The Maldives (Central region)
The Maldives archipelago is considered as having 4 distinct diving areas. This page will cover the characteristics of the archipelago’s Central region. The other regions are known as the North, South and Far South. You will also find here information about diving in the Maldives as a whole.
The Central region of the Maldives archipelago extends north and south from the capital city of Malé. Its six administrative atolls (Baa, Lhaviyani, Kaafu, Alifu Alifu, Alifu Dhaalu et Vaavu) encompass more than ten geographic atolls of various sizes.
This is clearly the most popular area of the Maldives for tourists. Historically, Malé was the first tourist attraction and hence you can find many hotels and liveaboards in this part of the archipelago.
Tourists arriving at the International Airport practically walk straight onto their dive boat or are transferred quickly to their island resort by hydroplane or speedboat.
Although some tourists opt for a hotel in the capital itself, it isn’t really a holiday destination. Being only 2 km² with a high density of population can make the city at times feel quite oppressive. The activities on offer are also very limited. However, most liveaboards and island resorts offer frequent trips to the capital so tourist can explore this aspect of the Maldives. If you choose to visit the capital it would be prudent to check any travel advice or warnings in place through your respective Embassy as the Capital has recently seen many protests that can rapidly escalate.
Surrounding islands can be visited free from this nature of threat and guesthouses are in abundance. The impact of tourism in this area has led to this large number of guesthouses that have sprung up in all manner of shapes and sizes.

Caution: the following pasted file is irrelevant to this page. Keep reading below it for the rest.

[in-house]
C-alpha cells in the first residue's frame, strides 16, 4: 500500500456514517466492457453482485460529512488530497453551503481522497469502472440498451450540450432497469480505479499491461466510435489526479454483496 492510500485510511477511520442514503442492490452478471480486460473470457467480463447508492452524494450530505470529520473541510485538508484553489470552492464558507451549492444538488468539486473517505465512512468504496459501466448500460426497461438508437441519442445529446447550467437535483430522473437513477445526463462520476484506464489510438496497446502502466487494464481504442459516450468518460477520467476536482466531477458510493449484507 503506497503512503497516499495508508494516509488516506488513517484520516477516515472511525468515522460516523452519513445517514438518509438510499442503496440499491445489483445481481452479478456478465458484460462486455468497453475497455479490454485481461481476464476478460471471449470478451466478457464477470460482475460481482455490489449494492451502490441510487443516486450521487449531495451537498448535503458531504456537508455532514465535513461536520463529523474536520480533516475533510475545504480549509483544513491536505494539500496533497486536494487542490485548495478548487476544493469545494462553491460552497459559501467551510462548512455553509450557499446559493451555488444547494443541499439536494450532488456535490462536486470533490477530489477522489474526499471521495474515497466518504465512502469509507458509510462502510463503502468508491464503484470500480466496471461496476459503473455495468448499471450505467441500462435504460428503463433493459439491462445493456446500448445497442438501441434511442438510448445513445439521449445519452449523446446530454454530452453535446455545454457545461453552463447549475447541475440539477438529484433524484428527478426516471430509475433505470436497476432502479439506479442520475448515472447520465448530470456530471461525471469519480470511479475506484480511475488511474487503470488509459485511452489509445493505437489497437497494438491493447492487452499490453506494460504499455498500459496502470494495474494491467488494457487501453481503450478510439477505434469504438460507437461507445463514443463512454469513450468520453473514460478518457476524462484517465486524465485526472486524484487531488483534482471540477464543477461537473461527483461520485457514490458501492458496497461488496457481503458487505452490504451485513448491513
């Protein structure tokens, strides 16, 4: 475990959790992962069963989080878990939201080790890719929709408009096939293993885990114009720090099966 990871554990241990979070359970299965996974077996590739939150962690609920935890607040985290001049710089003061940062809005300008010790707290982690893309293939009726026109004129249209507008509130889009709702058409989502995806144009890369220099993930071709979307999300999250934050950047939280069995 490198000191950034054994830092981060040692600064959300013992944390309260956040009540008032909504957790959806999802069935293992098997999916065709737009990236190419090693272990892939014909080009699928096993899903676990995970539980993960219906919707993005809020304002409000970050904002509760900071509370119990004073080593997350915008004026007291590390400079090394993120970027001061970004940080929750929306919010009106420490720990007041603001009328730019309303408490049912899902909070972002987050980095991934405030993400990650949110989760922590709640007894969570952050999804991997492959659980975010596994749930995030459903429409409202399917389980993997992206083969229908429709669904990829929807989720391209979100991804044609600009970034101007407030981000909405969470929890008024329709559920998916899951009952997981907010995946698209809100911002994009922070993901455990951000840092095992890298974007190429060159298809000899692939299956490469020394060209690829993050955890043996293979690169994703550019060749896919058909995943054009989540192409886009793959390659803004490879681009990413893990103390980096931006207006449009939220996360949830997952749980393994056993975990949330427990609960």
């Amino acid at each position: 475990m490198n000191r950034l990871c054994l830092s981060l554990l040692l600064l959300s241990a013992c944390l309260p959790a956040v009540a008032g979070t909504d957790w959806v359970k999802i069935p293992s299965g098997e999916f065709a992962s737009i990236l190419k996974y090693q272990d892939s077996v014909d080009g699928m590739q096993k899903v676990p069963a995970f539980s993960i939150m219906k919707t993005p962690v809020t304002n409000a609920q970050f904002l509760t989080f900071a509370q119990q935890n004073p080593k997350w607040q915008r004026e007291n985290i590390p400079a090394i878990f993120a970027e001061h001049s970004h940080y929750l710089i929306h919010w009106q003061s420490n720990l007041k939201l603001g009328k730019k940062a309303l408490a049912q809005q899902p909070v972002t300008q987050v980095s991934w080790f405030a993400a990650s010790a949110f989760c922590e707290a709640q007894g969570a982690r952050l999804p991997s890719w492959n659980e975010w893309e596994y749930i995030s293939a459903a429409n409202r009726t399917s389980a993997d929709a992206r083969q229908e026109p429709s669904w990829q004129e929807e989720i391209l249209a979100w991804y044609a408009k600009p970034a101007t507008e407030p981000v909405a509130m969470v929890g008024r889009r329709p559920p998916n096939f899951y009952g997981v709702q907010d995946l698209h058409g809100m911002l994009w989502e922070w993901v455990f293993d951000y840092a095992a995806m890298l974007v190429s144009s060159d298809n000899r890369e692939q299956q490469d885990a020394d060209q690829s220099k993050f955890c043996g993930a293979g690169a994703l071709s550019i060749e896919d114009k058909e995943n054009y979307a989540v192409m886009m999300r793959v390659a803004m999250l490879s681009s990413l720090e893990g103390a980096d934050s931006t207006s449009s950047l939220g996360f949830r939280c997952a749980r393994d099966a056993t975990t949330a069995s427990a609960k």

The seasons have a significant influence over life in this part of the world and you could often find yourself anchored with other liveaboards. The same goes for the most popular dive sites where it is becoming more and more difficult to dive without bumping into other dive groups.
This region does however offer a vast choice of dive sites, from cleaning stations which feature Manta Ray to channels where sharks will often put on a show. And we must not forget the eternal quest for the legendary Whale Shark.
The region has something to offer all year round. Each atoll offers its own seasonal particularity which is worth making the trip for. For example, Baa Atoll (which is classified as a UNESCO biosphere reserve) offers a unique opportunity to swim with tens, if not hundreds, of Manta Rays in the Hanifaru Lagoon. To be certain to not miss this extraordinary opportunity, you should plan to visit during August which is right in the middle of the rainy season.
If you want to come face to face with a Whale Shark then the southern part of the geographic atoll of Ari (Alifu Dhaalu Atoll) is the best place. Here during the dry season, navigation conditions significantly raise the chances of beating your flippers alongside the world’s largest fish. Such is the popularity of this shark, once one is sighted, it is common that it will be joined by 100 to 200 people swimming frantically in pursuit.